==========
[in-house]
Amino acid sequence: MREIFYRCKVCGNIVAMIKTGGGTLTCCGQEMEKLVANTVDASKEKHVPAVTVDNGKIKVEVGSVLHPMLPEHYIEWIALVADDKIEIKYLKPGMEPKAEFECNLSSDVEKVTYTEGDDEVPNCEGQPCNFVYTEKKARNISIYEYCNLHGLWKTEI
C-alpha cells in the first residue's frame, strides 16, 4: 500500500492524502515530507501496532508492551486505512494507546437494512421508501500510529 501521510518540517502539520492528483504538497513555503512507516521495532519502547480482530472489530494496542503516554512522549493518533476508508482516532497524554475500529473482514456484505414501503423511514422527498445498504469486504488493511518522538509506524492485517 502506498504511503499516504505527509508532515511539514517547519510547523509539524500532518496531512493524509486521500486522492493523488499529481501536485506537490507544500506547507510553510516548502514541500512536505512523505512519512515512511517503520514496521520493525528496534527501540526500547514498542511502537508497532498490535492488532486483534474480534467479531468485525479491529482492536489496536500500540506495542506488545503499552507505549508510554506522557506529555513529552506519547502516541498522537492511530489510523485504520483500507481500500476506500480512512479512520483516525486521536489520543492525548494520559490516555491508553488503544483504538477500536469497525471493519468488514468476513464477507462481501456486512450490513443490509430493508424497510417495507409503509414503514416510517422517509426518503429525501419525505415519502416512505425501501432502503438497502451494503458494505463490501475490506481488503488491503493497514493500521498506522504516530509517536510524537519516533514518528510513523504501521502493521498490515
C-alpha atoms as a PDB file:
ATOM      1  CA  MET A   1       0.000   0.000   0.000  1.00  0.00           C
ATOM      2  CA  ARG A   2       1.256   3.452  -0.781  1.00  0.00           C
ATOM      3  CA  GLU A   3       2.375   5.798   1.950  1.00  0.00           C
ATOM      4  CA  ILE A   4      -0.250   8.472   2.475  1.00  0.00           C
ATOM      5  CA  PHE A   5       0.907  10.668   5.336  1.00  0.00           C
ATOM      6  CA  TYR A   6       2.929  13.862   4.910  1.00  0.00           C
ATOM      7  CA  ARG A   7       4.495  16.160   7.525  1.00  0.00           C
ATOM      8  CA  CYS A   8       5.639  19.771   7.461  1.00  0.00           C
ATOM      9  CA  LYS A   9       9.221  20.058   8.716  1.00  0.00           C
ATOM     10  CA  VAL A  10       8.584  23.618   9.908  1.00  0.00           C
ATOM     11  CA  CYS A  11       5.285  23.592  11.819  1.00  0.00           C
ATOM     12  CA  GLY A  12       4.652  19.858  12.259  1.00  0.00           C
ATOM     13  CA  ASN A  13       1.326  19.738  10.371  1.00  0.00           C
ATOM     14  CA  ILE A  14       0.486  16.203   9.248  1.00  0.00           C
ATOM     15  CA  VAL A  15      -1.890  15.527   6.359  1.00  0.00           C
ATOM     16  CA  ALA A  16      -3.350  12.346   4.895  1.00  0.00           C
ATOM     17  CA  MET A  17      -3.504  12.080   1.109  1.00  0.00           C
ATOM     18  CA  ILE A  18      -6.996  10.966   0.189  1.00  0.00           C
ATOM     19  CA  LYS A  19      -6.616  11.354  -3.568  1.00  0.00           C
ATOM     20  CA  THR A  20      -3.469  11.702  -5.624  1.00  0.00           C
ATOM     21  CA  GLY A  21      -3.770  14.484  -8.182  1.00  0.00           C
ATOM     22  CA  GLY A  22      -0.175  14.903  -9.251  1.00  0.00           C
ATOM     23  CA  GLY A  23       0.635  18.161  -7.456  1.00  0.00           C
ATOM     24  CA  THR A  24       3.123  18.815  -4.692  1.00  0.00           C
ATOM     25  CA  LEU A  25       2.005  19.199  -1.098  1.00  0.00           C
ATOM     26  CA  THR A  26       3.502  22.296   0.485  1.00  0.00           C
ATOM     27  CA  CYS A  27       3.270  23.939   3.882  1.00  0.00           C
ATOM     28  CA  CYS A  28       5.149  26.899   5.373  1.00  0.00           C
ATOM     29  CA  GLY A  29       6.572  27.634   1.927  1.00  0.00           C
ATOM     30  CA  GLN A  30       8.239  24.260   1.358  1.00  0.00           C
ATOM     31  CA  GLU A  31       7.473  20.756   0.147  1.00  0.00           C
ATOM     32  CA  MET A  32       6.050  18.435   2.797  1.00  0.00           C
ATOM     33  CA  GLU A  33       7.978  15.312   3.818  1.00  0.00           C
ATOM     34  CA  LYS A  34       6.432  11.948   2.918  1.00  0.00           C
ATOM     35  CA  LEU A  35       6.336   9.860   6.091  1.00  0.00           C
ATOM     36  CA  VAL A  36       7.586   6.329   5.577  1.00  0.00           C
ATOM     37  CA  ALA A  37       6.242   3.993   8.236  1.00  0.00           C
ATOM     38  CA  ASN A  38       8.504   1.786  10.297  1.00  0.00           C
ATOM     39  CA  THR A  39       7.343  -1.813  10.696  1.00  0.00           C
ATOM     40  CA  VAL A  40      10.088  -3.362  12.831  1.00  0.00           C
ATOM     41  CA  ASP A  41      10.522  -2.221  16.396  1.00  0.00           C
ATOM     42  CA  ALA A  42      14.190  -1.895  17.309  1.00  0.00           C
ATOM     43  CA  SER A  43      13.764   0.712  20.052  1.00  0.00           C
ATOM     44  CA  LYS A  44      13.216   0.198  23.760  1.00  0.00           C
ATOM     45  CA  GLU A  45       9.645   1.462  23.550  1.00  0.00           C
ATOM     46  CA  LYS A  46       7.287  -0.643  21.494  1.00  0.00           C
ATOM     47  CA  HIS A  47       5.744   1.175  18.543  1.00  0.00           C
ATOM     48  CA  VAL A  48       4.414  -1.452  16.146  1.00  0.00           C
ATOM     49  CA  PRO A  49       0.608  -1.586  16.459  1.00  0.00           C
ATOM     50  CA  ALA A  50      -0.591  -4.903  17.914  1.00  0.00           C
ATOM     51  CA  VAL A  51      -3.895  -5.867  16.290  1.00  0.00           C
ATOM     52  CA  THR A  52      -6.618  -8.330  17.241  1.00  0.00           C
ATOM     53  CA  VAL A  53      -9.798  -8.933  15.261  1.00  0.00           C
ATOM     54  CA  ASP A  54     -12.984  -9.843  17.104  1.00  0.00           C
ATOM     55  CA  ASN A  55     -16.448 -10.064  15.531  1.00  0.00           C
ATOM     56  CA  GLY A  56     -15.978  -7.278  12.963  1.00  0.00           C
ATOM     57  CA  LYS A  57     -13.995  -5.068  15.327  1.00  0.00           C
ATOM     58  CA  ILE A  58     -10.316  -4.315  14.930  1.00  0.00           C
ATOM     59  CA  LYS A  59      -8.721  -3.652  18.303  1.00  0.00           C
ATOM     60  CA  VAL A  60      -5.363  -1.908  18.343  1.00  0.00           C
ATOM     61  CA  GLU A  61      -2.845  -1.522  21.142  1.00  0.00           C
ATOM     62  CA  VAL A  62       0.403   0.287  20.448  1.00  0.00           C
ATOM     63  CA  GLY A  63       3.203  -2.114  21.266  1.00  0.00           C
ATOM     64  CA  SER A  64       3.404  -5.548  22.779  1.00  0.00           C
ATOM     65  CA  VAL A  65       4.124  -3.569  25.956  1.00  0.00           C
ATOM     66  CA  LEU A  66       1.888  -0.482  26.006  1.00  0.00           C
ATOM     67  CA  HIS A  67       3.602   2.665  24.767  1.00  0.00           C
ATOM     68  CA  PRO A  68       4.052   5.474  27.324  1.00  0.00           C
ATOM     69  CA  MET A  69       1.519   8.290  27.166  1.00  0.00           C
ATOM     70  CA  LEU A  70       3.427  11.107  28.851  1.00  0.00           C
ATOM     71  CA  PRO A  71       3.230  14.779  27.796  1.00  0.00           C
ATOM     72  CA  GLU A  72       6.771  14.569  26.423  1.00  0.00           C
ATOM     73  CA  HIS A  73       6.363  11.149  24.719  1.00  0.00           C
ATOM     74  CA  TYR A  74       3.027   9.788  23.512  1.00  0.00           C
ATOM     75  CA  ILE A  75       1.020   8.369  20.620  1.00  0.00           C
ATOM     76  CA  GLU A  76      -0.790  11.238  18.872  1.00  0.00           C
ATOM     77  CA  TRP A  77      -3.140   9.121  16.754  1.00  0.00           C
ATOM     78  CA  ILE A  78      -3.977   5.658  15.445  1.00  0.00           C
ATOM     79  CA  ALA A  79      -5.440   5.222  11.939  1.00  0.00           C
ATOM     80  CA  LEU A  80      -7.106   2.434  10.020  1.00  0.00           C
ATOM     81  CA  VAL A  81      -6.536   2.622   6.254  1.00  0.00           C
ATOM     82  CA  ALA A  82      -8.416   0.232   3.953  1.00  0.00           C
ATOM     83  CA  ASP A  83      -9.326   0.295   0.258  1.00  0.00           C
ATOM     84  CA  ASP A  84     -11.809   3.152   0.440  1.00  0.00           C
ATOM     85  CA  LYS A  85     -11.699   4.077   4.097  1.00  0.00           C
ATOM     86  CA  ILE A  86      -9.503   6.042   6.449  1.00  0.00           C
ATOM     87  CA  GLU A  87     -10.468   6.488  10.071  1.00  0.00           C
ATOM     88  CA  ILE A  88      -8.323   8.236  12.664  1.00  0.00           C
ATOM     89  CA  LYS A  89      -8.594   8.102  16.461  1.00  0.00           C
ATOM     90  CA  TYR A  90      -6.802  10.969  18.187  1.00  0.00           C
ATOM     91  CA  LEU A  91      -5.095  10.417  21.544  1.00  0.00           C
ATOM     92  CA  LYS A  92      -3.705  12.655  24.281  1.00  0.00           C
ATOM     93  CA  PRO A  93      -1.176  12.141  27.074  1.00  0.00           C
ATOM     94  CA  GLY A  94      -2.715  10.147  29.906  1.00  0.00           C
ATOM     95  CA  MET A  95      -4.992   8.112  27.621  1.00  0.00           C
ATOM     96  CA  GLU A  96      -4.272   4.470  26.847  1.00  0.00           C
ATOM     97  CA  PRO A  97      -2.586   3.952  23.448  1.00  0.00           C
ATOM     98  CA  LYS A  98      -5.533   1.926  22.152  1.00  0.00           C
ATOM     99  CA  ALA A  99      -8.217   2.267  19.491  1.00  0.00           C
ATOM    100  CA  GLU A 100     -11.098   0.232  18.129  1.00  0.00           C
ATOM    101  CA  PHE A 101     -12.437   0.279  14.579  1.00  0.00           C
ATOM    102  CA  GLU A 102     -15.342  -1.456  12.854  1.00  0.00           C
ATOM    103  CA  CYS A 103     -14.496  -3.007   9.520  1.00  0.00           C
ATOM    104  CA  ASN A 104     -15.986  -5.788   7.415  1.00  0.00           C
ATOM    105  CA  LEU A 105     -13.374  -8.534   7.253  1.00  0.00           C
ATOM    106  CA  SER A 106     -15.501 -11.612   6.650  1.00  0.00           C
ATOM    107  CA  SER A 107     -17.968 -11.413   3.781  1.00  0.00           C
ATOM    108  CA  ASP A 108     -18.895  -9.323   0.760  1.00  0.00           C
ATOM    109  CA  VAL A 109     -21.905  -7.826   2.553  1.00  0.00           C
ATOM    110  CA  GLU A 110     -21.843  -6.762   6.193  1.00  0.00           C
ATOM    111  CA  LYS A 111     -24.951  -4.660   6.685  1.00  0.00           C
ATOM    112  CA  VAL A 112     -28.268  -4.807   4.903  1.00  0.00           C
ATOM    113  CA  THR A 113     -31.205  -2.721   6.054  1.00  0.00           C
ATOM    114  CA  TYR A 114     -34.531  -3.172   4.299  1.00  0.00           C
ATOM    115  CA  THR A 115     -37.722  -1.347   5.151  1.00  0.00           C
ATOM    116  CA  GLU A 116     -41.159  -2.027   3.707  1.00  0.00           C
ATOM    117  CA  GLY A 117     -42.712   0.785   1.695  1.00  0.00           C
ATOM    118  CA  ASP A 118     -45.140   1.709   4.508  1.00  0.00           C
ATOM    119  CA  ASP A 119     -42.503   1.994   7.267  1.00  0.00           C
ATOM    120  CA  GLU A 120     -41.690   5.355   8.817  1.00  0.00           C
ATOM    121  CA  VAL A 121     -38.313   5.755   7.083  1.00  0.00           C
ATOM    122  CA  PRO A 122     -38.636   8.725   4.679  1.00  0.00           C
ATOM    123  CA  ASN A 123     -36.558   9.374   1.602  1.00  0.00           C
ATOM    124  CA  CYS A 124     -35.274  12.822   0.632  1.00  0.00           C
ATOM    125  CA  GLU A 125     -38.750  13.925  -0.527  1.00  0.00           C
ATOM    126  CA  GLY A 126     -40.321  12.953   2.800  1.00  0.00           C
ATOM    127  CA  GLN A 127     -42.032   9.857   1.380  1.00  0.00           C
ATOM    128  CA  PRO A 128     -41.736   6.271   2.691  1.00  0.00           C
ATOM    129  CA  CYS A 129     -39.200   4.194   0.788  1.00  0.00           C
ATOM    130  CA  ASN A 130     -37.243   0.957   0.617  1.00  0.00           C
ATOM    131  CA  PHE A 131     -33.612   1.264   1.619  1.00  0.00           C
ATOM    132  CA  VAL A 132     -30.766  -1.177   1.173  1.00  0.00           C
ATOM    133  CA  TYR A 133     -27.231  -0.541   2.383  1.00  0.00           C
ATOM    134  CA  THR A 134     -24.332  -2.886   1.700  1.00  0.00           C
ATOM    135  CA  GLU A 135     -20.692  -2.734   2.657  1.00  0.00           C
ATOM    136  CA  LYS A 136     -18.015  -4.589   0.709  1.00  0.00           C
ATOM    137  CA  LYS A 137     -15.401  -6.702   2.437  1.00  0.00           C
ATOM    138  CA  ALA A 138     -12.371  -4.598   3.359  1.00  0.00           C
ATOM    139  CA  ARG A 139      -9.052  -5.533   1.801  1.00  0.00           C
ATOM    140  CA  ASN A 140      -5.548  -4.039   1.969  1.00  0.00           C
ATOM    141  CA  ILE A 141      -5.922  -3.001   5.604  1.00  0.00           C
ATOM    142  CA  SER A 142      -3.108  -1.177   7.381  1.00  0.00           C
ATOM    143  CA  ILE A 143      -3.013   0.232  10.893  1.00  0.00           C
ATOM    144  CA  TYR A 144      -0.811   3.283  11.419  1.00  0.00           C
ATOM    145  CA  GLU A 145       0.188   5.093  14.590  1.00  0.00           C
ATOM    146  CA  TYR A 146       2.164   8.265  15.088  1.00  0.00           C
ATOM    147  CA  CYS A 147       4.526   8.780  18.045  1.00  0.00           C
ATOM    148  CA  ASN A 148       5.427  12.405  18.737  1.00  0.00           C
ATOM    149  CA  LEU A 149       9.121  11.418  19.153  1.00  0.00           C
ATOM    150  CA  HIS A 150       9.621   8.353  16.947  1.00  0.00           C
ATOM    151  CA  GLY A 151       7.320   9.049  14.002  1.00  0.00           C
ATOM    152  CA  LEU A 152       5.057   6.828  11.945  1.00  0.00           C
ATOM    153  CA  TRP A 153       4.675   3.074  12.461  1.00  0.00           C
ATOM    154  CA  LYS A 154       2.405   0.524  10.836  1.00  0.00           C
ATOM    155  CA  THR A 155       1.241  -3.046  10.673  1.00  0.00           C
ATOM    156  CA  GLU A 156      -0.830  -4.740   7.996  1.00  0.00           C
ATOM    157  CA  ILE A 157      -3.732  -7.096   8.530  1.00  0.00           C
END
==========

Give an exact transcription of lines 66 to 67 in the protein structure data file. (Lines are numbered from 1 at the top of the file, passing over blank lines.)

ATOM     62  CA  VAL A  62       0.403   0.287  20.448  1.00  0.00           C
ATOM     63  CA  GLY A  63       3.203  -2.114  21.266  1.00  0.00           C